wealthy speculators and to the detriment of the rest of us. In the 19th century,
for instance, when the gold standard still applied, government would step in and
suspend species payments to depositors upon demand. Banks knew government would
implement something similar to the 'Greenspan put' when things went
sour, and they did.Banks should not be in the speculation business.
They should be there to make loans based on sound financing only. Again, I have
nothing against banks making loans. When they go out on a limb like they did
during the 1920's because no one was losing, or in the 1990's because
internet stocks were a sure thing, or the 2000's because real estate is
"always" a safe investment, they open themselves to failure. When that
happens, banks and investors should be allowed to fail. But banks should never
enable such speculation.
SEY,SEYI have zero disagreement with you on the issue of
speculation. I am just no fan of the gold standard and I think the Fed is
necessary.Banks should be dowdy and predictable places to park
money. Speculative ventures should be wholly separate.
Twin Lights: in that case, you are at cross-purposes with the Fed itself. The
Fed exists to enable wealthy bankers and speculators to thrive, including the
most speculative investor of all: the federal government. What other entity
could enable the government to "invest" in fruitless and murderous wars?
Where else could politicians get funds for programs to pay back their corporate
cronies for their campaign contributions? I really don't care
if we have the gold standard or not. What we need is some way to tie the hands
of the Fed to stop their enabling ways. They are too much like a supplier to
drug kingpins. The kingpins get wealthier while the rest of us suffer. Income disparities have increased significantly since Nixon closed the window
to gold in 1971, so giving up that anchor is not inconsequential. We are now on
a totally fiat money system that allows the Fed to create money at will. No fiat
money system in history has ever survived. They always end in default. I
can't help but think this one will eventually, too. All this because of the
existence of the Fed. It's so predictable. No more comments
SEY,No. The Fed’s purpose is not to increase speculation. As
to enabling banks to thrive, of course. As to speculators, only if the
regulatory side is not doing its job.The Fed does not
"invest" in wars. That is the govt. for which the Fed is the central
bank. If you have a problem with a particular war, you need to take it up with
Congress and the President.As to where politicians could get funds
to pay their cronies. That is as old as the world.You want to
contain the Fed in order to tie up the politicians? Good luck with that.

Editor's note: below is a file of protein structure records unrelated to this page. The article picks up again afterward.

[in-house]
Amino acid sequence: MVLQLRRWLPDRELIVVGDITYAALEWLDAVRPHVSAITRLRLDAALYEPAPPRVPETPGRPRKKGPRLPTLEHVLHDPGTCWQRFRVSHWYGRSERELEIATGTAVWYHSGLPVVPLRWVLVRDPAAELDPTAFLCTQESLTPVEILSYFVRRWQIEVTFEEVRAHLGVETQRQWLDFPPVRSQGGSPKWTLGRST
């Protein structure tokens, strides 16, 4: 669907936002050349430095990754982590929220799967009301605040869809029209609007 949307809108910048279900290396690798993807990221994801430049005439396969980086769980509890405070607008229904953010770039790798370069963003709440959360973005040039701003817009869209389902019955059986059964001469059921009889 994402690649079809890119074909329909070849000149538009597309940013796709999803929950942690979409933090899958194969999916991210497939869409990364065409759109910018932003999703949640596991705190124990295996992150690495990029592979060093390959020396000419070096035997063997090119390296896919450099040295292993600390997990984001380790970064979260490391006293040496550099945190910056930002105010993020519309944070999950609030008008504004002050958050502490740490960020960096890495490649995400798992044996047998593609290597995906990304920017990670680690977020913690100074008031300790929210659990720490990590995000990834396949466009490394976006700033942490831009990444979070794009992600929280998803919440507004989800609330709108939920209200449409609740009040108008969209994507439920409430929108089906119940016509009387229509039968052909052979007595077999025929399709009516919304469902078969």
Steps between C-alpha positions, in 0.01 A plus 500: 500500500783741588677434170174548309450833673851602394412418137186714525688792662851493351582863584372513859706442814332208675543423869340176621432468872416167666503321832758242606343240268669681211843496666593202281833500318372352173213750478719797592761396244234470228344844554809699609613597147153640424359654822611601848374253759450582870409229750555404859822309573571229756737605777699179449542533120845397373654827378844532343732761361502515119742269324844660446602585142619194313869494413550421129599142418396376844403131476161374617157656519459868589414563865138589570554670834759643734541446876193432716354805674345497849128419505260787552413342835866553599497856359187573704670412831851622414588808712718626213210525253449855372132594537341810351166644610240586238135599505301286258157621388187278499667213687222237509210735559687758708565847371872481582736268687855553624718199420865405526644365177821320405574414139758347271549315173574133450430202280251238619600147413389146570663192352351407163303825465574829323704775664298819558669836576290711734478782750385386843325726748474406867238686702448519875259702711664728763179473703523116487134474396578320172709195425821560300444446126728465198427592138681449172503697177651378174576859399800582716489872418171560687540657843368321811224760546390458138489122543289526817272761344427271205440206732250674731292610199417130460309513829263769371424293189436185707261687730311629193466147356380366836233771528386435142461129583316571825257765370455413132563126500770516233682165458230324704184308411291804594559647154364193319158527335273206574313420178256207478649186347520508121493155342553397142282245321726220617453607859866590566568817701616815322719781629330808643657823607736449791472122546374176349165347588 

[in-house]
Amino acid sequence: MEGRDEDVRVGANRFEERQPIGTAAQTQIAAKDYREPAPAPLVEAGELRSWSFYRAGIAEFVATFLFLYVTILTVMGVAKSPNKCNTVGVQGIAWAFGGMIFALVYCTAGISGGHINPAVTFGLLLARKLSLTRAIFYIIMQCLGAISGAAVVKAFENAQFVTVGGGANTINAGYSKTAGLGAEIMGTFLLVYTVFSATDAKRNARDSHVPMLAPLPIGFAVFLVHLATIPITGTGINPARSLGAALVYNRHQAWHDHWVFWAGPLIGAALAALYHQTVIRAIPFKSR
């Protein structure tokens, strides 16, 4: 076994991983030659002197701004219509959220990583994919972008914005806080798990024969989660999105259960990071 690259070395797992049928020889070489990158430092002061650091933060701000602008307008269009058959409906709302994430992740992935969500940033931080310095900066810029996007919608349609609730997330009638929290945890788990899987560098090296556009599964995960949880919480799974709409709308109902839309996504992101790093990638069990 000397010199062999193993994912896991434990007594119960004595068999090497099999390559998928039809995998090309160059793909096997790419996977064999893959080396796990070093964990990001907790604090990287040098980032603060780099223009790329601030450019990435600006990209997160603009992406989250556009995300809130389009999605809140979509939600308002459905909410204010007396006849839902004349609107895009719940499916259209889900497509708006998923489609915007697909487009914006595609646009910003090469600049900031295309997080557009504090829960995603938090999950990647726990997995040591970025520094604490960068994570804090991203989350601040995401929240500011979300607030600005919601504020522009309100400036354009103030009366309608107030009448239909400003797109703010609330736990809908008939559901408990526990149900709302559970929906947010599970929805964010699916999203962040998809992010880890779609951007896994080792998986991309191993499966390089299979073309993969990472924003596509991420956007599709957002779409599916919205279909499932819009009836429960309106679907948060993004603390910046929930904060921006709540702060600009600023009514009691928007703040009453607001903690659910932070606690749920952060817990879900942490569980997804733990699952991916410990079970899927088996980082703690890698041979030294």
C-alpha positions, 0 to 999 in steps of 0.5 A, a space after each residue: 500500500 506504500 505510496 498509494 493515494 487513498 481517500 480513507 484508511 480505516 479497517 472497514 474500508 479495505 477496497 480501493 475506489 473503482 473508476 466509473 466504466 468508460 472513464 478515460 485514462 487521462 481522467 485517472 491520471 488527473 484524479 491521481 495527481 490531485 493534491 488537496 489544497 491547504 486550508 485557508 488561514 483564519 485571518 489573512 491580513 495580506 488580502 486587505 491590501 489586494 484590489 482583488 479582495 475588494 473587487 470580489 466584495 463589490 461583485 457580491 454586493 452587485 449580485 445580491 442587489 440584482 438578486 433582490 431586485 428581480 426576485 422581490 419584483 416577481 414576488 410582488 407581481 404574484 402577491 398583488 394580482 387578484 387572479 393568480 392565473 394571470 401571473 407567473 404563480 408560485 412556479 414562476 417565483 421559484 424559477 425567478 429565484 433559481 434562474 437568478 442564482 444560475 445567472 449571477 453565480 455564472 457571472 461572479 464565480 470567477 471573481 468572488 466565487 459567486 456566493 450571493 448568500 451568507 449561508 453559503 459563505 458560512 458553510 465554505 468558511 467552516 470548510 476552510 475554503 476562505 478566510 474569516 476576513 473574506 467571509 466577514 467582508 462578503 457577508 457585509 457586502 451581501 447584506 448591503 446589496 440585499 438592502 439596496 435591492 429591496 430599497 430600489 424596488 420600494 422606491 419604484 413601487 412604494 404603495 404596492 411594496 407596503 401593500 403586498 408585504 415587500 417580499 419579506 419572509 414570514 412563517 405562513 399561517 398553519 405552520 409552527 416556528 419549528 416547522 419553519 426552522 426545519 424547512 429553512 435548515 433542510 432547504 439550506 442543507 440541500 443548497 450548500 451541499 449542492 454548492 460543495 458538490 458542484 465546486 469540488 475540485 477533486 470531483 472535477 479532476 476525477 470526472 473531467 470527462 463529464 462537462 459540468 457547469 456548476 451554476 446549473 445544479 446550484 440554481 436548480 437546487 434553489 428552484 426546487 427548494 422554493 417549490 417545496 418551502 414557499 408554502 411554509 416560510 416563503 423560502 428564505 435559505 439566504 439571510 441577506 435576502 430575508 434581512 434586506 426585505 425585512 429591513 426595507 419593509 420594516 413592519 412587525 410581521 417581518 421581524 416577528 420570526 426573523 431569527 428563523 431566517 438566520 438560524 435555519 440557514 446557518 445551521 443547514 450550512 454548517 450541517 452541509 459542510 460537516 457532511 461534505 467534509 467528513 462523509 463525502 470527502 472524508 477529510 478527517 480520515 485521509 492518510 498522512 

Politics is power and the powerful will always figure a way to benefit
themselves. To use your analogy, drug kingpins will always find a new
supplier.The income disparities you cite are quite real but are
unlikely to have anything to do with gold. We had only the most nominal of gold
standards for decades prior to Nixon. It likely has much more to do with
globalization, taxation, and our manufacturing policies.Reference
fiat money not surviving, it has done so since at least the 1930s.
Twin Lights, your explanation of income disparities seems to site symptoms
instead of causes.The Fed would never admit they exist to enable
speculation or to make the rich richer. They tell us their dual mandate is to
maximize employment and to stabilize prices. But what they say and what they do
are two very different things.Alan Greenspan et al, with the
approval of then-president Bill Clinton, conspired together to quash any effort
by Brooksley Born of the CTFC to regulate the derivatives market--which happened
to be in her job description. She warned of the dire consequences that
eventually brought down the giant financial institutions. She was pressured to
resign. Would you still blame the regulatory side for not doing their job?No one said the Fed invests in wars. As SEY pointed out, the FED enables
the government to go to war. Without the Fed, how is it possible to spend
hundreds of billions, maybe trillions of dollars on wars of choice? So far,
taxpayers haven't had to pay a cent toward the recent wars. Government
borrowed it from the Fed.Finally, throughout history every fiat
currency has collapsed. This time will be no different.
CLM,Over time the Fed has demonstrated they have stuck to the dual
mandate reasonably well.Greenspan missed the boat. His faith in the
self-regulation of markets was his undoing. Of course regulation failed. The
govt. chose NOT to regulate the derivatives market. Had they done so, we would
all be better off today.I seem to recall a few wars in history prior
to the Fed and central banks generally. Somehow the politicians found the
money.Will the dollar ever collapse? Maybe. Certainly there should
the US no longer be a viable govt. But in that case, I am not sure my gold
holdings will do me much good.Please, we just need to deal with
reality. No modern economy operates without a central bank. If you don't
like the Fed, then we need to replace it with something that may look different
but has significant operational similarity.If you think we can
operate without a central bank, please show me the modern economy that does so.
I have looked. The lists I come up with include mostly totalitarian regimes
that have backwards economies such as North Korea and Cuba. These are not